Many Washington aviation officials believe Federico Peña's November tour of Asia was more show than substance, with Peña signing agreements already negotiated. However, one development has been a long time in coming.

Thailand renounced its US bilateral in 1990, the result of what Bangkok felt was an overabundance of US capacity. Though there have been several exploratory rounds since, US negotiators have seen the Thai approach as negative and unproductive.

No longer. In mid-December the US and Thailand were scheduled to sit down and renegotiate their bilateral, with both sides predicting success. The probable outcome will be a 'fairly liberal' agreement, one source says, with fifth-freedom traffic, a phase-in period for frequencies, and capacity controls linked to traffic levels.

Thailand has been brought back to the negotiating table by the confluence of several factors. First, the capacity problem has been defused because United has cut its weekly frequencies to Bangkok from 14 to seven, and Delta has abandoned the market - and the region - altogether. The second reason derives from the first: Thailand, heavily dependent upon tourism, has realised that diminished US services mean diminished dollars.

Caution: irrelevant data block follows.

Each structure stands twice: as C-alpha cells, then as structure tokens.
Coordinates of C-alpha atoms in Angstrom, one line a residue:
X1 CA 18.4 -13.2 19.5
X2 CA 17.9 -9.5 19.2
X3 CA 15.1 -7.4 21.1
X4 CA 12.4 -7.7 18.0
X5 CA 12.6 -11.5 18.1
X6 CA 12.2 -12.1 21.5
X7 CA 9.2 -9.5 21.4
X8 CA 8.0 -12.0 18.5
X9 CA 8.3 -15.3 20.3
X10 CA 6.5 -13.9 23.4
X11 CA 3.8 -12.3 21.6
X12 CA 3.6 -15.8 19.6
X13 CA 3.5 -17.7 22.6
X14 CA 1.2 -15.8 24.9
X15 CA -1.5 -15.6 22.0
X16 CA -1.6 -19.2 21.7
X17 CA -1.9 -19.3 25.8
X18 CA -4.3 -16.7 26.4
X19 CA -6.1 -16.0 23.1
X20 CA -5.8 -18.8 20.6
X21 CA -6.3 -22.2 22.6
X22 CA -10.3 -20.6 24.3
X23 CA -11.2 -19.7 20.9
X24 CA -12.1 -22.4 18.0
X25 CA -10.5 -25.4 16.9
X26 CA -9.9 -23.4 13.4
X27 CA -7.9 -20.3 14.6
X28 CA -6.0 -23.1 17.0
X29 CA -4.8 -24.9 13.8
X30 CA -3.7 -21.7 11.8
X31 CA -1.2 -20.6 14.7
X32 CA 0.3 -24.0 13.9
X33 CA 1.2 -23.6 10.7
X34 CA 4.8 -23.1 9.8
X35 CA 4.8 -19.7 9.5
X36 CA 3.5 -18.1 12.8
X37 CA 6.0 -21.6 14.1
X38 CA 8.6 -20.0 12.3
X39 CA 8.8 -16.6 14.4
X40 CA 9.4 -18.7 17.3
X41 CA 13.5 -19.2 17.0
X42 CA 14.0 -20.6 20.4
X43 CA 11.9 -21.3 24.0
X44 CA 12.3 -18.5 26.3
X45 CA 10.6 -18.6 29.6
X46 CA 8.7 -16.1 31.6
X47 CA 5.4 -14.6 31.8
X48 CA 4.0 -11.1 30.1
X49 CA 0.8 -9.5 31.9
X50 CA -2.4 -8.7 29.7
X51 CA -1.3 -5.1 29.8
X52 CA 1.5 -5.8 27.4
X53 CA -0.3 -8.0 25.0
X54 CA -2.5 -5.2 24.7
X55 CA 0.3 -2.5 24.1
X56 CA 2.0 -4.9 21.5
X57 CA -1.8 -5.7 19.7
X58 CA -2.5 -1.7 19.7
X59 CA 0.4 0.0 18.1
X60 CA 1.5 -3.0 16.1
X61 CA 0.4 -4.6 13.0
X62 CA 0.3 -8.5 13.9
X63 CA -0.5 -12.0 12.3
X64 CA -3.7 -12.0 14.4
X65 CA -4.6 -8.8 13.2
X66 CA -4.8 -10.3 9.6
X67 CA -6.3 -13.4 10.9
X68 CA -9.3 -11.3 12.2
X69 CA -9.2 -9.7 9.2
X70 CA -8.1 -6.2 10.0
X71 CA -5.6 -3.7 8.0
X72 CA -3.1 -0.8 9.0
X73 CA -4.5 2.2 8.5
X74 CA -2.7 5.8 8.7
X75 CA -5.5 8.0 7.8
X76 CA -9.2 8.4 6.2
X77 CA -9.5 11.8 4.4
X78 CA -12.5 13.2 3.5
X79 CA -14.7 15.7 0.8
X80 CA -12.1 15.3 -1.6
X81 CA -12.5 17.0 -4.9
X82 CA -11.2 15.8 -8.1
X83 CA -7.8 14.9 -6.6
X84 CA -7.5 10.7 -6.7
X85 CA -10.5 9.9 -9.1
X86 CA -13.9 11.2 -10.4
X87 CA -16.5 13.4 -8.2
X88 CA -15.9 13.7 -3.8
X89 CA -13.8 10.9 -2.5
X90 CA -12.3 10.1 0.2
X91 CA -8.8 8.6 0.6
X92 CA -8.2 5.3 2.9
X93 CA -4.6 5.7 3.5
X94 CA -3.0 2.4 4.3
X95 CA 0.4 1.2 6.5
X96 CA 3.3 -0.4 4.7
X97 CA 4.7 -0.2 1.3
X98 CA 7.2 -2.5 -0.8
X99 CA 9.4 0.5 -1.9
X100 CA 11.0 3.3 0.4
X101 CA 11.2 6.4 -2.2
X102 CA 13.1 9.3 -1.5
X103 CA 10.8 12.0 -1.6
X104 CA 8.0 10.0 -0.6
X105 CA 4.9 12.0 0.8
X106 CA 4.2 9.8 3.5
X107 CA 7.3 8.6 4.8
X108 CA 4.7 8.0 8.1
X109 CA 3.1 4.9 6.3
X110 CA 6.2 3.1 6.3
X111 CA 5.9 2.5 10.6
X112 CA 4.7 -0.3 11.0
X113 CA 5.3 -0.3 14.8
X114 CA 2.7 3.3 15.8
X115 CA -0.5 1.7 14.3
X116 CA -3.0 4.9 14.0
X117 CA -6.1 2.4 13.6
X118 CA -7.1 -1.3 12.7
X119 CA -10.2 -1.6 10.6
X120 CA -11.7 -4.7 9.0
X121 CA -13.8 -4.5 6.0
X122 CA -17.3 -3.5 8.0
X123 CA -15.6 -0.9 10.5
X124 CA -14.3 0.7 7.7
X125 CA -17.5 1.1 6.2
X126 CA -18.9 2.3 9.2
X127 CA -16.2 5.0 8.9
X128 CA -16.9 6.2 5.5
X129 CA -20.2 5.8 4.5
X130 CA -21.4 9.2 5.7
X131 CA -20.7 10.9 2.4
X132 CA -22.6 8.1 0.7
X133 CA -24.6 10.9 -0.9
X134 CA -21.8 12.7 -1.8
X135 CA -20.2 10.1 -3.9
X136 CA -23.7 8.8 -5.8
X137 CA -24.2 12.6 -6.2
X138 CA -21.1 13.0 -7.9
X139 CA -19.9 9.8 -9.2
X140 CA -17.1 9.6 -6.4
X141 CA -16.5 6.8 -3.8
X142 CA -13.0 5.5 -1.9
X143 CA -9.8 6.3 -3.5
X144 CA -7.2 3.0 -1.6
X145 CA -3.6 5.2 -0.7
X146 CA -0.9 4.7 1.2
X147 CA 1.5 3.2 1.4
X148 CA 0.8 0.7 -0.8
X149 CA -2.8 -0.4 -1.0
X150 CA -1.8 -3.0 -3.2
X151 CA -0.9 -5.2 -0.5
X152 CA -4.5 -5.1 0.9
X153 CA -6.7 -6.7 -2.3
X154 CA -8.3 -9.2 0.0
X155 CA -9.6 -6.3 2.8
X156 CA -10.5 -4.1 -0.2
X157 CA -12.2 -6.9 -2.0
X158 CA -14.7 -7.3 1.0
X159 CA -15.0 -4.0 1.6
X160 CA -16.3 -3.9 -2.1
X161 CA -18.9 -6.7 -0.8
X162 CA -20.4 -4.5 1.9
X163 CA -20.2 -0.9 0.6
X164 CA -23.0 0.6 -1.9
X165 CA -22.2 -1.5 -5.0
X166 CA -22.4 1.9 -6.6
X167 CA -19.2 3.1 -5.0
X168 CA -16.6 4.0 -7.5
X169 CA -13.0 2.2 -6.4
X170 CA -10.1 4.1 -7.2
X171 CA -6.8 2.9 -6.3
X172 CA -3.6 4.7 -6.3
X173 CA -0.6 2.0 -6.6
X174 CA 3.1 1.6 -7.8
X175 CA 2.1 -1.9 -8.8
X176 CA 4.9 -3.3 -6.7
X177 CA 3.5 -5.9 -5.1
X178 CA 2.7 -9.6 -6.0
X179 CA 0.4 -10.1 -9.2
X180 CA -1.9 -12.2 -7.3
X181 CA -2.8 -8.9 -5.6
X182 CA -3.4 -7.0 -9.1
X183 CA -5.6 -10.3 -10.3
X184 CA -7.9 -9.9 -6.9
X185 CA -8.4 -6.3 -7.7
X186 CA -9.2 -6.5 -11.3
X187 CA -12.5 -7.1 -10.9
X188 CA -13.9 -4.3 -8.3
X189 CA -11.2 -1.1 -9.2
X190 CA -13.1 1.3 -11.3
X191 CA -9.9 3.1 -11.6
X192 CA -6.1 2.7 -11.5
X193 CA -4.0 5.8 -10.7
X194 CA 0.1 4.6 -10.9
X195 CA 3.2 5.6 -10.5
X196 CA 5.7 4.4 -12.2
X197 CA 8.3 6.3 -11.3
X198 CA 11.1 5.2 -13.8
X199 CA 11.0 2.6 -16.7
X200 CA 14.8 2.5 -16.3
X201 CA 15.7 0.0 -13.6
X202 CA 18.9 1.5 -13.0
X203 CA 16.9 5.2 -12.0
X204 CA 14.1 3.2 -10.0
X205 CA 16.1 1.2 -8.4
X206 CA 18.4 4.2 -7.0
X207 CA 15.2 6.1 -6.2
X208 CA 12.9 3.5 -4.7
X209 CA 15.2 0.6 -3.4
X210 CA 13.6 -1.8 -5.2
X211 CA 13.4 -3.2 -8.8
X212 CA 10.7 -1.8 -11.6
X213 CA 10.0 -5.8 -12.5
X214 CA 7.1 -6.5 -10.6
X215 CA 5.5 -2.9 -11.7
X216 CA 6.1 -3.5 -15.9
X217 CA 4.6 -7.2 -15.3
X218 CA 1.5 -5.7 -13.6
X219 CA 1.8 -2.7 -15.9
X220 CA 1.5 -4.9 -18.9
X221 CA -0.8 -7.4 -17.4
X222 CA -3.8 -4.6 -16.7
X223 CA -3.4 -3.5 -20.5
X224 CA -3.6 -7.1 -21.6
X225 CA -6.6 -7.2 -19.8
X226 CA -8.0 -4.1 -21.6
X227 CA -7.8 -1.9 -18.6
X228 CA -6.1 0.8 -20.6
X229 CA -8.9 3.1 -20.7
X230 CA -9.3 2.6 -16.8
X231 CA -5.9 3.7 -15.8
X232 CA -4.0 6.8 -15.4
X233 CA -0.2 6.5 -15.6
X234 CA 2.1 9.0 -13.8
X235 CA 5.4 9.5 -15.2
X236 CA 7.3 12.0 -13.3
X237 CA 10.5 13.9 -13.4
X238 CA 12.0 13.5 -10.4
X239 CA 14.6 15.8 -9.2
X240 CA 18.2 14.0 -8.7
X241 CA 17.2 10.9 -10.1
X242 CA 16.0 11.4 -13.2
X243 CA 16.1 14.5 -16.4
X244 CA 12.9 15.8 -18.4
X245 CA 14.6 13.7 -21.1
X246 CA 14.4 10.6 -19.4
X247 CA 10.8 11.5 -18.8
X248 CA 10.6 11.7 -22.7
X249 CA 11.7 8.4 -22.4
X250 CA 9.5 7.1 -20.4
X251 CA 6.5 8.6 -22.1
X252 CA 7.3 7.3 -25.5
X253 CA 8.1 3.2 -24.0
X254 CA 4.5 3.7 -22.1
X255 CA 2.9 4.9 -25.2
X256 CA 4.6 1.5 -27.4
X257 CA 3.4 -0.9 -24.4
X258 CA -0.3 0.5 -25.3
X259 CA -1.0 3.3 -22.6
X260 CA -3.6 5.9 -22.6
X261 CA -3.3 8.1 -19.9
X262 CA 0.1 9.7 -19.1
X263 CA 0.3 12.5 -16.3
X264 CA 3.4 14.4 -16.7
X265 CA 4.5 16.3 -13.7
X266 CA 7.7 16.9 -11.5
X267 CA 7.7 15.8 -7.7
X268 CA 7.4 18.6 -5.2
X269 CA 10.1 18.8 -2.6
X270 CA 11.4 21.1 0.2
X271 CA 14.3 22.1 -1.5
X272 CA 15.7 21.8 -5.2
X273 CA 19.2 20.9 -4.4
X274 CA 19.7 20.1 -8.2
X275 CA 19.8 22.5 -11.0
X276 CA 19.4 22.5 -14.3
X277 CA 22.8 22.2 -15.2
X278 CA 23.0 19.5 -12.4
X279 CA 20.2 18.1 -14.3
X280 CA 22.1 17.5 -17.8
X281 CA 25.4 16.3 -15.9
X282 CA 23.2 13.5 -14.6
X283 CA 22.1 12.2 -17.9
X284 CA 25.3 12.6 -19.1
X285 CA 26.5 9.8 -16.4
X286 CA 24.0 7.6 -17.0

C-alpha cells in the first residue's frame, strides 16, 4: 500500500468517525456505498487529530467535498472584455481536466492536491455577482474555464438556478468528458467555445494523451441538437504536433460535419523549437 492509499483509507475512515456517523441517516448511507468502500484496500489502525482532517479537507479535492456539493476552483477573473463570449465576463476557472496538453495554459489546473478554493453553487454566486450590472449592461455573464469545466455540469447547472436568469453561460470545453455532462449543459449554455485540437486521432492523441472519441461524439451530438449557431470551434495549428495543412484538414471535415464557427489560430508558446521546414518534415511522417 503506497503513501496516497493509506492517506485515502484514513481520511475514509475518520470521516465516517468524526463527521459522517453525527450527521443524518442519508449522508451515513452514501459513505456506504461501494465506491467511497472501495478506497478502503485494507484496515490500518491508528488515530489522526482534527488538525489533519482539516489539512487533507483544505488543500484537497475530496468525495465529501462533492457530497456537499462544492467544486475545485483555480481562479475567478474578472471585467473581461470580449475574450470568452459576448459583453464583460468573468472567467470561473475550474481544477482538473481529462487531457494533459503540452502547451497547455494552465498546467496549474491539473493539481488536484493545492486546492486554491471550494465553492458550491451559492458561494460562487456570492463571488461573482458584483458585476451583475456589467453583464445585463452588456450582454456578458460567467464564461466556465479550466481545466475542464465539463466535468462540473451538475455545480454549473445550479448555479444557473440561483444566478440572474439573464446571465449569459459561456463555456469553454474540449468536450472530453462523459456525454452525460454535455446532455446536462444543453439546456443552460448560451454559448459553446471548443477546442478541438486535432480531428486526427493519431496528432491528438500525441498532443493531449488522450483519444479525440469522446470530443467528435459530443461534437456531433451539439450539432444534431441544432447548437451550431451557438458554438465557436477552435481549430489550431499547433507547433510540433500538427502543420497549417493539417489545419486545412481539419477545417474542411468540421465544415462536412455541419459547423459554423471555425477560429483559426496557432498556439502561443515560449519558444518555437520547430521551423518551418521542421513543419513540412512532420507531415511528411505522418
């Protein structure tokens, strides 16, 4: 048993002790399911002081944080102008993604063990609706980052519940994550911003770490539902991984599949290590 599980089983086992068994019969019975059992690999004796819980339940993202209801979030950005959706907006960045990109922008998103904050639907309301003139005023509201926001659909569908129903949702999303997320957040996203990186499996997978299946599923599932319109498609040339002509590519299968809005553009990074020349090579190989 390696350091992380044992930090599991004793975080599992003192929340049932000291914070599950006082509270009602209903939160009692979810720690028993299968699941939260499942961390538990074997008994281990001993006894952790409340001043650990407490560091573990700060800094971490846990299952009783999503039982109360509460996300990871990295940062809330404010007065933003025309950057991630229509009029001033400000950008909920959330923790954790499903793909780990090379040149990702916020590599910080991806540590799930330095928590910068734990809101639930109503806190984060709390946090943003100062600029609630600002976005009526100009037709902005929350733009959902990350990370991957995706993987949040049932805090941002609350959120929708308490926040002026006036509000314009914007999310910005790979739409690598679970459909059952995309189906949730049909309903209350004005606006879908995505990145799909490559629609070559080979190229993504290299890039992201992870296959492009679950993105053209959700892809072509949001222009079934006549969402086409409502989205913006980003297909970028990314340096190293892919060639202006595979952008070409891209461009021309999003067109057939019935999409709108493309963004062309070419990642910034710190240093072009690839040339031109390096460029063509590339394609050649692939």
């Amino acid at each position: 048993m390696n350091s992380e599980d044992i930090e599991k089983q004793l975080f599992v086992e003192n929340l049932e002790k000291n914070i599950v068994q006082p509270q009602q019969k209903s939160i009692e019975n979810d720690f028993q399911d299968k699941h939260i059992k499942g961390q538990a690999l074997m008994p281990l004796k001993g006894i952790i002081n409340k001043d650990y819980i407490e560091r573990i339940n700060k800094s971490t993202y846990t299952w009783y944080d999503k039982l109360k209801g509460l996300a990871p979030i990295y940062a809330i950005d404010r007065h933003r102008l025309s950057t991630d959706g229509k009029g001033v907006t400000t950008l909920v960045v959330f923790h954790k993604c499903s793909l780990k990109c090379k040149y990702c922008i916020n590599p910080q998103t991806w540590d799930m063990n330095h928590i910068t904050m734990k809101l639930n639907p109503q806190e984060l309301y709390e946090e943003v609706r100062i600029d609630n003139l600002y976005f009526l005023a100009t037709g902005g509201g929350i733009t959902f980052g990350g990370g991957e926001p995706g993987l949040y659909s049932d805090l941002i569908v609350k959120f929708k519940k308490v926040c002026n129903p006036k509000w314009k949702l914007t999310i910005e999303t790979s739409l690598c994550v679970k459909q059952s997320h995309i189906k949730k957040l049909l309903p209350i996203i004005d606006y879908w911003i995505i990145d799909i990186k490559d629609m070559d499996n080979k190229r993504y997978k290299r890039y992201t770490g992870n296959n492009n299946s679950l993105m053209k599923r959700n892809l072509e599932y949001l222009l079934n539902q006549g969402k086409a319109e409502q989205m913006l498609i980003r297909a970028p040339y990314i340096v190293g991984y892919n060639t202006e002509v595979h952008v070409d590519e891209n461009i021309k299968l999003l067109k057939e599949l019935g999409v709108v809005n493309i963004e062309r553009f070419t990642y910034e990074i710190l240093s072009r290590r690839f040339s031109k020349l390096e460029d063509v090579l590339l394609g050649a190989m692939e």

But Thai Airways sources say the main reason for the new negotiation is to get the rights to formalise the carrier's codesharing alliance with United.

Mead Jennings


Source: Airline Business